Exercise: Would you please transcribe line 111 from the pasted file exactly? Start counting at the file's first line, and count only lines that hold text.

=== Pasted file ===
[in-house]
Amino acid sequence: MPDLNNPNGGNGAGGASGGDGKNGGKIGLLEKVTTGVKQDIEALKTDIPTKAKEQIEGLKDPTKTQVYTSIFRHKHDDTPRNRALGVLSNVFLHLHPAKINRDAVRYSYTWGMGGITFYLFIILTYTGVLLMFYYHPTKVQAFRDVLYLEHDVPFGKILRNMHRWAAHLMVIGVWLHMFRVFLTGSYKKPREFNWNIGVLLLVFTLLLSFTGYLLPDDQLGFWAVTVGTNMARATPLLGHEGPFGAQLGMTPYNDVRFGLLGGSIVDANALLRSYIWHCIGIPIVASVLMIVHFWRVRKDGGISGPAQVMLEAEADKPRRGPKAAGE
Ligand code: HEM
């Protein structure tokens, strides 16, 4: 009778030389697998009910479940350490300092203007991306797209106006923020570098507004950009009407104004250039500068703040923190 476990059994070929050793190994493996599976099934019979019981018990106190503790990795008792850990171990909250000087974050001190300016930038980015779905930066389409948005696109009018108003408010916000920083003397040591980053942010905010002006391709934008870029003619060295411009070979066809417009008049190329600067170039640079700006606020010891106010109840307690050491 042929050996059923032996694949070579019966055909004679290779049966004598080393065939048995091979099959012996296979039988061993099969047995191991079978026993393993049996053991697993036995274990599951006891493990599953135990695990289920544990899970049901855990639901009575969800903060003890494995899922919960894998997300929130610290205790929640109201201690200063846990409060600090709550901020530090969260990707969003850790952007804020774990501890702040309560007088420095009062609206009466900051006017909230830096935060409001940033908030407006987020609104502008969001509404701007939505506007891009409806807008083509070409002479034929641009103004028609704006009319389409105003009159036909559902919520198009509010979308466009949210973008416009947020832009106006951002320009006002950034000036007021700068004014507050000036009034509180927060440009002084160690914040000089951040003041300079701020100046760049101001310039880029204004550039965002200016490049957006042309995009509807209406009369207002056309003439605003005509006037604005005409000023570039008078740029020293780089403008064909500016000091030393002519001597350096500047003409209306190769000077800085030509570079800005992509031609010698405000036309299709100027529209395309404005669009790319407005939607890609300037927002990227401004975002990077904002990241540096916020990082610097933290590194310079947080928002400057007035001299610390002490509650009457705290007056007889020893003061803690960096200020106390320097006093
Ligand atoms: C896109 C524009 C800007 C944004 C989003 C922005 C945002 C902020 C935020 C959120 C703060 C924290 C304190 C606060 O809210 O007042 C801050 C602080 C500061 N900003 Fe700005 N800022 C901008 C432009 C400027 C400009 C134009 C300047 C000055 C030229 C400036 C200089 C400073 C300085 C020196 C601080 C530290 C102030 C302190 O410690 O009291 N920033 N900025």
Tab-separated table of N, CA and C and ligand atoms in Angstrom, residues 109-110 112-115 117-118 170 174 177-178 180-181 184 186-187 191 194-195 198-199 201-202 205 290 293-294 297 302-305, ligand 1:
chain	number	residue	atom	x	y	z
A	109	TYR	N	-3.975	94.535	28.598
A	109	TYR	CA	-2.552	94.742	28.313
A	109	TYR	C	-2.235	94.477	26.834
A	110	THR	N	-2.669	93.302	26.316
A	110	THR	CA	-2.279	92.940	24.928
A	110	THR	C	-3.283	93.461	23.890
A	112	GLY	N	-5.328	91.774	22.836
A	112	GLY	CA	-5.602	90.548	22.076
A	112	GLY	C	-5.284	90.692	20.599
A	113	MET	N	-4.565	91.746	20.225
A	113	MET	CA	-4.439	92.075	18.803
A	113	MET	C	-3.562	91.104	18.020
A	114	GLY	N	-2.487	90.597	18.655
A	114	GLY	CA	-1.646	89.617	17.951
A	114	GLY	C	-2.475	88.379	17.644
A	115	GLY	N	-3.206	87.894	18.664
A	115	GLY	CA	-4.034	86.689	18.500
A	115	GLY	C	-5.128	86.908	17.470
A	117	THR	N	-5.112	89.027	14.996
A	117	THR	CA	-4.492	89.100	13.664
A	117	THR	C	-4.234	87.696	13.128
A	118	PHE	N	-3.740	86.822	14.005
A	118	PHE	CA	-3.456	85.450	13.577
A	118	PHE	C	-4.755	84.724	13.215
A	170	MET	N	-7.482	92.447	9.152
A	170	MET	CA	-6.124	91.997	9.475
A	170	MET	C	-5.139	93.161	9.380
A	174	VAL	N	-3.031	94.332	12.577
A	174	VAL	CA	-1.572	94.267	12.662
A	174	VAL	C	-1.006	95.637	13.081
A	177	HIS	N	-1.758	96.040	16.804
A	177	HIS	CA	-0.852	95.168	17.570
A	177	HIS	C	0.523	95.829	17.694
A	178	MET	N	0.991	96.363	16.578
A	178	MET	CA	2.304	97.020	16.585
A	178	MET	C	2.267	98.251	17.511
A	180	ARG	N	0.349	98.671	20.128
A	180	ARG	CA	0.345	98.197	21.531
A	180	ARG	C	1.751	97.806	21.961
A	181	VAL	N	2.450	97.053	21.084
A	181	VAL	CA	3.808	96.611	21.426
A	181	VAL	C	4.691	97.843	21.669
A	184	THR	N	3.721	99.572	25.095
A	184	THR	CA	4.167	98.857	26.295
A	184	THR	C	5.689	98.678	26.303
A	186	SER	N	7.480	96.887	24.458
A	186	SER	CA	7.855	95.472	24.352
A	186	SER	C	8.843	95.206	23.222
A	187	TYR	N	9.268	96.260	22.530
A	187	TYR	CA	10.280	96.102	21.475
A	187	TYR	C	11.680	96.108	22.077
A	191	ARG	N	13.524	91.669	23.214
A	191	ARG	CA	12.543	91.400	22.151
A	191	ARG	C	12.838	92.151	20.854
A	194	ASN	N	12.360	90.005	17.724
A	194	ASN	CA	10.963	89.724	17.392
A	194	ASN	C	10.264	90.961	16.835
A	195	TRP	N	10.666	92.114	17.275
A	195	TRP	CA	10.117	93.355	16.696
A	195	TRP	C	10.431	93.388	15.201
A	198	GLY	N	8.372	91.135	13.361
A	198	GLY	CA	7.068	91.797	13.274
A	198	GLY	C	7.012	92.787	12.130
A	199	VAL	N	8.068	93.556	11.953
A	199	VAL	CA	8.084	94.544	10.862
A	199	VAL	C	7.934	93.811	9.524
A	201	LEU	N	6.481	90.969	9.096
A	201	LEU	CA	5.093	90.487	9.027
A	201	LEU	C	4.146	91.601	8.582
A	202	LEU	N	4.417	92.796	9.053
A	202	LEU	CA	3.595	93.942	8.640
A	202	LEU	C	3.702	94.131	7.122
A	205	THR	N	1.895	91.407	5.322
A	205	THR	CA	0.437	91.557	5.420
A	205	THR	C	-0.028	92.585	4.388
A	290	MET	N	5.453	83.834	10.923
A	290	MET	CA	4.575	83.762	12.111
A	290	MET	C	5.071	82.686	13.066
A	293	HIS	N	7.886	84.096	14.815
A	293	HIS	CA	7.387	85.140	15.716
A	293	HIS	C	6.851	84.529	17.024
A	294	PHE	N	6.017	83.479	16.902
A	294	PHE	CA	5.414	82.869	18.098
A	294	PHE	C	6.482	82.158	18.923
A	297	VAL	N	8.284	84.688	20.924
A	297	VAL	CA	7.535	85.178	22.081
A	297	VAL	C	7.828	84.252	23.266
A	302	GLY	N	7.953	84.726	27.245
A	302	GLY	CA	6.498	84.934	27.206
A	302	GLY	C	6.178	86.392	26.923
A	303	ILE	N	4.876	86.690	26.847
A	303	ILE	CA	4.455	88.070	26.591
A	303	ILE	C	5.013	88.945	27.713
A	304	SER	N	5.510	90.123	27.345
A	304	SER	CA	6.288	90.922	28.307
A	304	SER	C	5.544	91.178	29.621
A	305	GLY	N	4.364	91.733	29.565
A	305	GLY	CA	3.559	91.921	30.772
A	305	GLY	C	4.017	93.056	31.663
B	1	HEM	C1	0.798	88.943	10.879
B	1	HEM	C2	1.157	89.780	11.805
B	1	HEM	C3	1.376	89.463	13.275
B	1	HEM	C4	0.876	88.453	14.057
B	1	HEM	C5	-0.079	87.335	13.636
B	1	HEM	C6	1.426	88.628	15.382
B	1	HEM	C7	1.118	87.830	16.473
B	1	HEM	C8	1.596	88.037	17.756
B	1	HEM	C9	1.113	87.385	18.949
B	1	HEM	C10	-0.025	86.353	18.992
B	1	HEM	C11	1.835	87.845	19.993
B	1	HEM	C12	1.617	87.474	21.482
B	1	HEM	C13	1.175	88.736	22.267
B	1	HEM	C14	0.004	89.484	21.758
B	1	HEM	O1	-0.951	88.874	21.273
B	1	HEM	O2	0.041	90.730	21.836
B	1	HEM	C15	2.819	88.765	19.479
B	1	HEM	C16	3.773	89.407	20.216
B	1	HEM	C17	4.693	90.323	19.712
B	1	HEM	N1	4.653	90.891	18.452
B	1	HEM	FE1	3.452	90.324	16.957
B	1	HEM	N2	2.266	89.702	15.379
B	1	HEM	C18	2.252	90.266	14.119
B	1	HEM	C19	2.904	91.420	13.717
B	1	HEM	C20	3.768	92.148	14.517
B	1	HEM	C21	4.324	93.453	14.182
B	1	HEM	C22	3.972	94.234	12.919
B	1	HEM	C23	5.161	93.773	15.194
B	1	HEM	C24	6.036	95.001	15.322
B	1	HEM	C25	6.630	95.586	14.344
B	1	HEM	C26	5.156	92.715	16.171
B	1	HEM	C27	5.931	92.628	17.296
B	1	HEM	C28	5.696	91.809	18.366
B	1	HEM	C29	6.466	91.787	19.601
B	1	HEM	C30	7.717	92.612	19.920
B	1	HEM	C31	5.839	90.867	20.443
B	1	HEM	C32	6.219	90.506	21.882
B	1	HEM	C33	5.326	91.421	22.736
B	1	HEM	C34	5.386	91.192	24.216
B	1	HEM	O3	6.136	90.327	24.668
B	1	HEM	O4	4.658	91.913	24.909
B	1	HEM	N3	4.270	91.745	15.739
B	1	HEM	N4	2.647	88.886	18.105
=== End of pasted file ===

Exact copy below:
B	1	HEM	C5	-0.079	87.335	13.636